Reply 13, posted (7 years 1 month 1 week 9 hours ago) and read 4331 times:

Quoting TristarSteve (Reply 12):
I always wondered why Boeing didnt put the B757 type EICAS on the B734? It was much easier to read.

I suppose because the 757 EICAS requires a lot of information on ARINC 429 busses, not present on the 737 Classic. They would have had to have added ARINC transmitters for the engine parameters as a minimum. Developing a reduced form of EICAS for the 737 was probably not thought worth the effort. The solution they adopted for the 737 NG still doesn't include the Caution and Advisory part of EICAS, so it is really an EIS.  Wink I suspect that was more for the common type rating than anything else, because a true EICAS would certainly have been possible. Some discrete and status info is presented though.



The glass isn't half empty, or half full, it's twice as big as it needs to be.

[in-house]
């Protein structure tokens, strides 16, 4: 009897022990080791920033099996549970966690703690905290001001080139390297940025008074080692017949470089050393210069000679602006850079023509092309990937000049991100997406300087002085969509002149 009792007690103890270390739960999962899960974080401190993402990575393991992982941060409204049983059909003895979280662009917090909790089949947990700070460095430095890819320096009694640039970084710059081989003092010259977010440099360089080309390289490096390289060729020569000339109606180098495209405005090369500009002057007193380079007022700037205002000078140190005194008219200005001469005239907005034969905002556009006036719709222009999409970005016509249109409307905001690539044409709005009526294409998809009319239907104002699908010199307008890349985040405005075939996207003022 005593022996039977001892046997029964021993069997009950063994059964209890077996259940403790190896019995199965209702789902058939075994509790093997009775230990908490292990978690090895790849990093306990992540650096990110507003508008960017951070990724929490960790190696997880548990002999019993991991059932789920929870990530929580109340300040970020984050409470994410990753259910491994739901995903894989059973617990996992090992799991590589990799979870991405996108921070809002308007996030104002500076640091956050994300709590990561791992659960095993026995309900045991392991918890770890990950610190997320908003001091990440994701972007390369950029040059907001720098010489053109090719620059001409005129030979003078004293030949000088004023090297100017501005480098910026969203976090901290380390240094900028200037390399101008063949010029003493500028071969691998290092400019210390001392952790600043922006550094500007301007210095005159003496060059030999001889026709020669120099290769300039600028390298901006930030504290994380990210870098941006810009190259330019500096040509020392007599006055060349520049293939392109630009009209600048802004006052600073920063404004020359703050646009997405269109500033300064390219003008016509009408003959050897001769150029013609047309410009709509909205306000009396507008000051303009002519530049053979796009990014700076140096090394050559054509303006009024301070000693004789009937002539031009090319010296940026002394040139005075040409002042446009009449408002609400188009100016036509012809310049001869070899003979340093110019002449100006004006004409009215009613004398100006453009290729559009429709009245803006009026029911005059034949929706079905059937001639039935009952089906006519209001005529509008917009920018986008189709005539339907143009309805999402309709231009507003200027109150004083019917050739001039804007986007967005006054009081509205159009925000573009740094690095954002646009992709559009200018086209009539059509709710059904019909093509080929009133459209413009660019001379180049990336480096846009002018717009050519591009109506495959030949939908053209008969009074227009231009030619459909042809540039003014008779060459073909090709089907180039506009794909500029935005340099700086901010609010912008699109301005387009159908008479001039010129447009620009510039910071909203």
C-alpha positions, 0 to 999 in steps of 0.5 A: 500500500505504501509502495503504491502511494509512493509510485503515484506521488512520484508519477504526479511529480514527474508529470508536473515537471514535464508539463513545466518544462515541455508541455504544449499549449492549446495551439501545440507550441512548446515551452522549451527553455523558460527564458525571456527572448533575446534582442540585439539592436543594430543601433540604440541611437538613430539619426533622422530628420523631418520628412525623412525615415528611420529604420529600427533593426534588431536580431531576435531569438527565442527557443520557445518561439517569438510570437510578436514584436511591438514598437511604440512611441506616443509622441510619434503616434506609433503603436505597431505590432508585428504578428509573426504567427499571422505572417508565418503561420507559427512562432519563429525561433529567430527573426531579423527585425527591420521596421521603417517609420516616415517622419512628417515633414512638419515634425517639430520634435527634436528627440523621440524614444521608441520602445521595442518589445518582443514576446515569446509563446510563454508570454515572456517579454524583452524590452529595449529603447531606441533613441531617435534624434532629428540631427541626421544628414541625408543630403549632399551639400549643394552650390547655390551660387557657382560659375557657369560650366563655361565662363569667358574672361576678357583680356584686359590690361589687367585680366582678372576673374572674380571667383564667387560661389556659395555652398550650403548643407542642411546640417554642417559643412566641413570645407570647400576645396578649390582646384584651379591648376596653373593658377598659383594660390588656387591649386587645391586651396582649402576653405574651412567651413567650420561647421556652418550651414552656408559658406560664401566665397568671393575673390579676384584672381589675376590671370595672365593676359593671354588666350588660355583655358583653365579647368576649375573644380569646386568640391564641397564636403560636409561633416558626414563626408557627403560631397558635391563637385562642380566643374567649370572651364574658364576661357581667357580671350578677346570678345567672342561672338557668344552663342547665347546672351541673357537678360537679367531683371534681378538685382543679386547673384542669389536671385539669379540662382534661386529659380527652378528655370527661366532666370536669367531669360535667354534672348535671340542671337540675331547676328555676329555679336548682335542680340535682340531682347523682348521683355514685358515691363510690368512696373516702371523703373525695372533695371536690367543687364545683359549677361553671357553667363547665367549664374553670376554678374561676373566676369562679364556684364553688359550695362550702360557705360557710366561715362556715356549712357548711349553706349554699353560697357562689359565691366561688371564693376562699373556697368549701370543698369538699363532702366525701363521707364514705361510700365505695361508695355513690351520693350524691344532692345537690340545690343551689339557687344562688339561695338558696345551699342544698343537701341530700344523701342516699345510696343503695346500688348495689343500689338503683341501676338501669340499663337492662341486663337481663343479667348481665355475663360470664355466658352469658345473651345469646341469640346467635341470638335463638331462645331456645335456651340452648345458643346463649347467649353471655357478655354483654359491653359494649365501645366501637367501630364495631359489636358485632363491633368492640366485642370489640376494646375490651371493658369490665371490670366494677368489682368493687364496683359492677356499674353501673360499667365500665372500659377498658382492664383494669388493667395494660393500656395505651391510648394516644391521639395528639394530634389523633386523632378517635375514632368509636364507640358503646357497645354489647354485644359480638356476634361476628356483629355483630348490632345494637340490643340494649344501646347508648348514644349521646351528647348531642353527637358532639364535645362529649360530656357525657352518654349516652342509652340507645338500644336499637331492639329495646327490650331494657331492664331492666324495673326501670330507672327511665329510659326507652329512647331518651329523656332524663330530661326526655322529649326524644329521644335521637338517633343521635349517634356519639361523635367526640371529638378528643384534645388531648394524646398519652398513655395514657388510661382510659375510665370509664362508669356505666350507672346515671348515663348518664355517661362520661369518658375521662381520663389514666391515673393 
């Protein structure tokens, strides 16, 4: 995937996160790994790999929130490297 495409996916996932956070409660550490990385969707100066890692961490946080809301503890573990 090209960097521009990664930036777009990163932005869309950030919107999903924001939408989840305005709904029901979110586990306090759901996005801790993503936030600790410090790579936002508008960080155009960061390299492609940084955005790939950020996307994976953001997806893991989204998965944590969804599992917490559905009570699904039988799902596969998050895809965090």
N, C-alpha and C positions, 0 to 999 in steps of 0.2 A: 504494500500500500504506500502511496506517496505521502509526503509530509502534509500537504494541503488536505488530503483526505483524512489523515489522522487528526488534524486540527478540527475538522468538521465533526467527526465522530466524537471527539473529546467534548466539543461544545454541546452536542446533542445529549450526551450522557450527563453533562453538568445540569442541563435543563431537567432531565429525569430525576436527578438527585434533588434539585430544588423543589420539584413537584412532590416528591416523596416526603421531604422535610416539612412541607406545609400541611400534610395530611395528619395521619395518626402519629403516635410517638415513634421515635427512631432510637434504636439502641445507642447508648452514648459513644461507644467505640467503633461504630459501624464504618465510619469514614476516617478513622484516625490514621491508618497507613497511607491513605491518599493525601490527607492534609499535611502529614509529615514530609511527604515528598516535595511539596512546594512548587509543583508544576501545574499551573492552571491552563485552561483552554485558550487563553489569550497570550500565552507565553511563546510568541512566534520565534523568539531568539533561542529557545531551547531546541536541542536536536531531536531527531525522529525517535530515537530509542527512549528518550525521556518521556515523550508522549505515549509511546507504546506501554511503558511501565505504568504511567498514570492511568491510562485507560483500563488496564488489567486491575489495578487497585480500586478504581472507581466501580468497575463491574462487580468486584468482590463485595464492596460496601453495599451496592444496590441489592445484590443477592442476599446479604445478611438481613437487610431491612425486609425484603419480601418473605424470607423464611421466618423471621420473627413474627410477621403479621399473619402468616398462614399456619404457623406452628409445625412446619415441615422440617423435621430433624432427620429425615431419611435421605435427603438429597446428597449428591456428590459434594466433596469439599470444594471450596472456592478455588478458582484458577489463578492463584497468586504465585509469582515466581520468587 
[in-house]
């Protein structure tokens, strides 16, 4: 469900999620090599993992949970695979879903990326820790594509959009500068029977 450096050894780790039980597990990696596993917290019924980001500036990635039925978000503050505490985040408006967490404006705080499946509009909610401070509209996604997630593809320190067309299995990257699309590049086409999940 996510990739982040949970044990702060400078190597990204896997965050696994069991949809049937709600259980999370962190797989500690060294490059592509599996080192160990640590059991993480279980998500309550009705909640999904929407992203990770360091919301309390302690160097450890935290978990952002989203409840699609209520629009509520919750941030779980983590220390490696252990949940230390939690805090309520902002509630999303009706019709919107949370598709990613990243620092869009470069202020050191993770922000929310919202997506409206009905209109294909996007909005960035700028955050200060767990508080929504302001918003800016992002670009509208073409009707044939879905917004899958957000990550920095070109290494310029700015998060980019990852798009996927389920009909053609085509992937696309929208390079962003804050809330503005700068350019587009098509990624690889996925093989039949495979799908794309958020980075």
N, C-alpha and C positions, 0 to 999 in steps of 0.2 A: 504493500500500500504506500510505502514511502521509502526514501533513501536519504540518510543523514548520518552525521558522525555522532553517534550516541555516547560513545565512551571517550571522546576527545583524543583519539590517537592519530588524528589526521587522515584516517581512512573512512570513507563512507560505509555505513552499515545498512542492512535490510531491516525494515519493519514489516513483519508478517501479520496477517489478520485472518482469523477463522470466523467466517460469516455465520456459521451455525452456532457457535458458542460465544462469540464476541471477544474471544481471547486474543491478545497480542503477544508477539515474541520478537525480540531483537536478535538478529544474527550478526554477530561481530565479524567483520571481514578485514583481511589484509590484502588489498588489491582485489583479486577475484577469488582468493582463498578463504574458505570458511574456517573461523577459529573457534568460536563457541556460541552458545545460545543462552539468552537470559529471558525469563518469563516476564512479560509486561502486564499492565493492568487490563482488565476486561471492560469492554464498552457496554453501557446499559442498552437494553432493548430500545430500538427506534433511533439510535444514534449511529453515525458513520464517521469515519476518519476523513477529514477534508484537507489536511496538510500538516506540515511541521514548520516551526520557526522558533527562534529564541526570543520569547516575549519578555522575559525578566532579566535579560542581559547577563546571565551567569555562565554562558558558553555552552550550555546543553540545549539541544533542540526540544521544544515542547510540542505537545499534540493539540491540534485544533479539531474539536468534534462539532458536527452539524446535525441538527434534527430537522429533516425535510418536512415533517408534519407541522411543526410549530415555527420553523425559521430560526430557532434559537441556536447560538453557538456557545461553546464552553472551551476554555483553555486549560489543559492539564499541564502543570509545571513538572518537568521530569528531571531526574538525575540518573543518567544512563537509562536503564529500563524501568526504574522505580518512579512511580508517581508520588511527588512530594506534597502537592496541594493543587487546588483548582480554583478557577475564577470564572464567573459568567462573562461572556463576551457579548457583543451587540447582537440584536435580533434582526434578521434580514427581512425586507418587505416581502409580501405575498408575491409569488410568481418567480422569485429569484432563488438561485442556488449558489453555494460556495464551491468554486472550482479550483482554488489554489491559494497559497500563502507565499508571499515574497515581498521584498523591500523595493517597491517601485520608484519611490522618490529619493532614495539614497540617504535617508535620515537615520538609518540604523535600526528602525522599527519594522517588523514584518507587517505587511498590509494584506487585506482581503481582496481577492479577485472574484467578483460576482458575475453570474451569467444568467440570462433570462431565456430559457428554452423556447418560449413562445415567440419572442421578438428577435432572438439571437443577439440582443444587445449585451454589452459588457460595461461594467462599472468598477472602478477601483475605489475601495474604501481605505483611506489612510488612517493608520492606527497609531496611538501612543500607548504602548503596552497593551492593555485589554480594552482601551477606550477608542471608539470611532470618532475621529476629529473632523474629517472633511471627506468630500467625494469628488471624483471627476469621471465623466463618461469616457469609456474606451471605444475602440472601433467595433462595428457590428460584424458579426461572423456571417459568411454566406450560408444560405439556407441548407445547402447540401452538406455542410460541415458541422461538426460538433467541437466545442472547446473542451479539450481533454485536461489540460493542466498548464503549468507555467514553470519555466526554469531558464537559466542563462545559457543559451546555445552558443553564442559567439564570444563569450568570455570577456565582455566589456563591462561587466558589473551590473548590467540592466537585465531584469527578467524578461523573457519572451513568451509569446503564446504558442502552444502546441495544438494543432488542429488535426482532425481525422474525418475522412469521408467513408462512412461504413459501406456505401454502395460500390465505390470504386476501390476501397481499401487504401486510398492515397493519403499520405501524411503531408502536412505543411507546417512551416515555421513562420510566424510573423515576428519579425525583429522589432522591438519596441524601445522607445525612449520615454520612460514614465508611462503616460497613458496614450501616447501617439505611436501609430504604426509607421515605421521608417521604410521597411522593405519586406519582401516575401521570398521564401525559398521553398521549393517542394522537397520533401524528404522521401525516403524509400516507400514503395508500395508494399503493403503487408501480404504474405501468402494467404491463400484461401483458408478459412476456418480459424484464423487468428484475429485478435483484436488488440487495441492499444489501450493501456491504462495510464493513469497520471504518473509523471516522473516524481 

User currently offlineWing From Turkey, joined Oct 2000, 1557 posts, RR: 24
Reply 14, posted (7 years 1 month 1 week 8 hours ago) and read 4310 times:

Quoting Jetlagged (Reply 6):
Not exactly true. Boeing first put digital engine instruments on EICAS on the 767 (first flight 1981) and 757 (1982). Both had EFIS too. The contemporary Airbus A310 also had EFIS but retained round dial engine instruments. EICAS was a big step forward conceptually.

The question was about the 737 thats why I mentioned the A320.One can not compare the 737s in the 80s and the A320s in the 80s.A320 was light years away from the 737-200,years away from the 737400 and still away from the 737NG from the pilots point of view.